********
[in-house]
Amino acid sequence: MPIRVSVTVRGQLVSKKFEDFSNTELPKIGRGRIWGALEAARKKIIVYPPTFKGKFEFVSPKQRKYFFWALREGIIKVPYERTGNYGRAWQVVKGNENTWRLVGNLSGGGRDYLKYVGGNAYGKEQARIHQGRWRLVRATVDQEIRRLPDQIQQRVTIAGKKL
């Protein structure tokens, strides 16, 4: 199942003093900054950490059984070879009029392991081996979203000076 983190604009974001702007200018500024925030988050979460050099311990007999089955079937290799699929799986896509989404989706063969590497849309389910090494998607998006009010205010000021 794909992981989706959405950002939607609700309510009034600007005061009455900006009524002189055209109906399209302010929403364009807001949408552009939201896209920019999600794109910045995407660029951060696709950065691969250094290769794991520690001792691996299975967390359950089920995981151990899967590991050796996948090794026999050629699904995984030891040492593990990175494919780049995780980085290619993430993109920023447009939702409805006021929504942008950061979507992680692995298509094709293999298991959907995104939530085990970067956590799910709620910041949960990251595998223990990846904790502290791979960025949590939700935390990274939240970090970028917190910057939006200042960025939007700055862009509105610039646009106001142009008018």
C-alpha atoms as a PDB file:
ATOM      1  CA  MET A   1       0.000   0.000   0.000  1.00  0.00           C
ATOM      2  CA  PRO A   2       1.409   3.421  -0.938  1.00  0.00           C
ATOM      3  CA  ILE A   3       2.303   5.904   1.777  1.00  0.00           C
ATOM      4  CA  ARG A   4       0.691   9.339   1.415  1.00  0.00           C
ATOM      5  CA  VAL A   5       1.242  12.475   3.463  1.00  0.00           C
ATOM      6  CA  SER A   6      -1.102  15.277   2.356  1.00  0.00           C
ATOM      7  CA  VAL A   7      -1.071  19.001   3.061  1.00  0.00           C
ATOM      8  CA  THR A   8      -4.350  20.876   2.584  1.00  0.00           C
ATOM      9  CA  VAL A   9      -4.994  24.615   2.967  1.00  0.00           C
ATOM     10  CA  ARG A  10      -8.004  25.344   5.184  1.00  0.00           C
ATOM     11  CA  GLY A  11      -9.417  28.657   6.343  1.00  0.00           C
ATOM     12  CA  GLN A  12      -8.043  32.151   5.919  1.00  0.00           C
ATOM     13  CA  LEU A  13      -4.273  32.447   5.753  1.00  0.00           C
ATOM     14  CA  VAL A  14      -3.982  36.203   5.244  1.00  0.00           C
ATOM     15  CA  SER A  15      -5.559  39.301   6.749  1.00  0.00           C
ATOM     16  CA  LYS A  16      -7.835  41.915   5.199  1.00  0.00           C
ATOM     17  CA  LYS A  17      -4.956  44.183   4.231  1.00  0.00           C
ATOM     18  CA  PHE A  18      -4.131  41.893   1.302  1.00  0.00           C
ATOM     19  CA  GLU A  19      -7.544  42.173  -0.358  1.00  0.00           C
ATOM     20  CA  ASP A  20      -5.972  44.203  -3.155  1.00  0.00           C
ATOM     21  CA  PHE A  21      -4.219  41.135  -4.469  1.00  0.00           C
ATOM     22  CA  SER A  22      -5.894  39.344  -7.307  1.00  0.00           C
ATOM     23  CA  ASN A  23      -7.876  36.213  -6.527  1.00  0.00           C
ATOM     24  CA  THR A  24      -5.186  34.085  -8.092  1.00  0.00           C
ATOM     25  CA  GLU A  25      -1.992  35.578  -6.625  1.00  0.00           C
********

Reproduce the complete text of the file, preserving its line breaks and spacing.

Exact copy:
[in-house]
Amino acid sequence: MPIRVSVTVRGQLVSKKFEDFSNTELPKIGRGRIWGALEAARKKIIVYPPTFKGKFEFVSPKQRKYFFWALREGIIKVPYERTGNYGRAWQVVKGNENTWRLVGNLSGGGRDYLKYVGGNAYGKEQARIHQGRWRLVRATVDQEIRRLPDQIQQRVTIAGKKL
């Protein structure tokens, strides 16, 4: 199942003093900054950490059984070879009029392991081996979203000076 983190604009974001702007200018500024925030988050979460050099311990007999089955079937290799699929799986896509989404989706063969590497849309389910090494998607998006009010205010000021 794909992981989706959405950002939607609700309510009034600007005061009455900006009524002189055209109906399209302010929403364009807001949408552009939201896209920019999600794109910045995407660029951060696709950065691969250094290769794991520690001792691996299975967390359950089920995981151990899967590991050796996948090794026999050629699904995984030891040492593990990175494919780049995780980085290619993430993109920023447009939702409805006021929504942008950061979507992680692995298509094709293999298991959907995104939530085990970067956590799910709620910041949960990251595998223990990846904790502290791979960025949590939700935390990274939240970090970028917190910057939006200042960025939007700055862009509105610039646009106001142009008018």
C-alpha atoms as a PDB file:
ATOM      1  CA  MET A   1       0.000   0.000   0.000  1.00  0.00           C
ATOM      2  CA  PRO A   2       1.409   3.421  -0.938  1.00  0.00           C
ATOM      3  CA  ILE A   3       2.303   5.904   1.777  1.00  0.00           C
ATOM      4  CA  ARG A   4       0.691   9.339   1.415  1.00  0.00           C
ATOM      5  CA  VAL A   5       1.242  12.475   3.463  1.00  0.00           C
ATOM      6  CA  SER A   6      -1.102  15.277   2.356  1.00  0.00           C
ATOM      7  CA  VAL A   7      -1.071  19.001   3.061  1.00  0.00           C
ATOM      8  CA  THR A   8      -4.350  20.876   2.584  1.00  0.00           C
ATOM      9  CA  VAL A   9      -4.994  24.615   2.967  1.00  0.00           C
ATOM     10  CA  ARG A  10      -8.004  25.344   5.184  1.00  0.00           C
ATOM     11  CA  GLY A  11      -9.417  28.657   6.343  1.00  0.00           C
ATOM     12  CA  GLN A  12      -8.043  32.151   5.919  1.00  0.00           C
ATOM     13  CA  LEU A  13      -4.273  32.447   5.753  1.00  0.00           C
ATOM     14  CA  VAL A  14      -3.982  36.203   5.244  1.00  0.00           C
ATOM     15  CA  SER A  15      -5.559  39.301   6.749  1.00  0.00           C
ATOM     16  CA  LYS A  16      -7.835  41.915   5.199  1.00  0.00           C
ATOM     17  CA  LYS A  17      -4.956  44.183   4.231  1.00  0.00           C
ATOM     18  CA  PHE A  18      -4.131  41.893   1.302  1.00  0.00           C
ATOM     19  CA  GLU A  19      -7.544  42.173  -0.358  1.00  0.00           C
ATOM     20  CA  ASP A  20      -5.972  44.203  -3.155  1.00  0.00           C
ATOM     21  CA  PHE A  21      -4.219  41.135  -4.469  1.00  0.00           C
ATOM     22  CA  SER A  22      -5.894  39.344  -7.307  1.00  0.00           C
ATOM     23  CA  ASN A  23      -7.876  36.213  -6.527  1.00  0.00           C
ATOM     24  CA  THR A  24      -5.186  34.085  -8.092  1.00  0.00           C
ATOM     25  CA  GLU A  25      -1.992  35.578  -6.625  1.00  0.00           C